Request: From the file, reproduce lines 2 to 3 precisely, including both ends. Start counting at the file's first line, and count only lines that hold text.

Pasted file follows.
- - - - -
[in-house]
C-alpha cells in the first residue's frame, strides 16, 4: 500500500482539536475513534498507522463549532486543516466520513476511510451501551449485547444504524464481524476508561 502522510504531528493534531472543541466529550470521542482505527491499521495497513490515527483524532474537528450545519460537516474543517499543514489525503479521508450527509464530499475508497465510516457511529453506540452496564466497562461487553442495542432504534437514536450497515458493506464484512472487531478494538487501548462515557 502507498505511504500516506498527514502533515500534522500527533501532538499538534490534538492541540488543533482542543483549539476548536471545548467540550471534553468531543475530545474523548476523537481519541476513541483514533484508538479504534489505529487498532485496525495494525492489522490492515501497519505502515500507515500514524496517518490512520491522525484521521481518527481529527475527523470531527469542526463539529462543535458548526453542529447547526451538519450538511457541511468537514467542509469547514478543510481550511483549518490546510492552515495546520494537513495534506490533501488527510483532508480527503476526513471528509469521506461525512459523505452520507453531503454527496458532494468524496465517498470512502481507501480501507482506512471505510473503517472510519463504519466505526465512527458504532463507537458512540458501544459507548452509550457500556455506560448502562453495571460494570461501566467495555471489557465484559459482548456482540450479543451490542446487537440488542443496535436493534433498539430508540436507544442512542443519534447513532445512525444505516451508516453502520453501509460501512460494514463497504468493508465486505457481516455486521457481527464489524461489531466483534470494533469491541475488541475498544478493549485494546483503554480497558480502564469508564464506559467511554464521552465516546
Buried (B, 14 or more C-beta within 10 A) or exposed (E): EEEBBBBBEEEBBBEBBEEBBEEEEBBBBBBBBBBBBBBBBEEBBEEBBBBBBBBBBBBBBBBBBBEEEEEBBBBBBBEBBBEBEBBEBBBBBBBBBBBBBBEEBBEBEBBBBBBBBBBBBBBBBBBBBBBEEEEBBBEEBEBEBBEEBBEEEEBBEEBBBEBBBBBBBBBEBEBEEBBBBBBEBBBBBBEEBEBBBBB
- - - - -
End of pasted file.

C-alpha cells in the first residue's frame, strides 16, 4: 500500500482539536475513534498507522463549532486543516466520513476511510451501551449485547444504524464481524476508561 502522510504531528493534531472543541466529550470521542482505527491499521495497513490515527483524532474537528450545519460537516474543517499543514489525503479521508450527509464530499475508497465510516457511529453506540452496564466497562461487553442495542432504534437514536450497515458493506464484512472487531478494538487501548462515557 502507498505511504500516506498527514502533515500534522500527533501532538499538534490534538492541540488543533482542543483549539476548536471545548467540550471534553468531543475530545474523548476523537481519541476513541483514533484508538479504534489505529487498532485496525495494525492489522490492515501497519505502515500507515500514524496517518490512520491522525484521521481518527481529527475527523470531527469542526463539529462543535458548526453542529447547526451538519450538511457541511468537514467542509469547514478543510481550511483549518490546510492552515495546520494537513495534506490533501488527510483532508480527503476526513471528509469521506461525512459523505452520507453531503454527496458532494468524496465517498470512502481507501480501507482506512471505510473503517472510519463504519466505526465512527458504532463507537458512540458501544459507548452509550457500556455506560448502562453495571460494570461501566467495555471489557465484559459482548456482540450479543451490542446487537440488542443496535436493534433498539430508540436507544442512542443519534447513532445512525444505516451508516453502520453501509460501512460494514463497504468493508465486505457481516455486521457481527464489524461489531466483534470494533469491541475488541475498544478493549485494546483503554480497558480502564469508564464506559467511554464521552465516546
Buried (B, 14 or more C-beta within 10 A) or exposed (E): EEEBBBBBEEEBBBEBBEEBBEEEEBBBBBBBBBBBBBBBBEEBBEEBBBBBBBBBBBBBBBBBBBEEEEEBBBBBBBEBBBEBEBBEBBBBBBBBBBBBBBEEBBEBEBBBBBBBBBBBBBBBBBBBBBBEEEEBBBEEBEBEBBEEBBEEEEBBEEBBBEBBBBBBBBBEBEBEEBBBBBBEBBBBBBEEBEBBBBB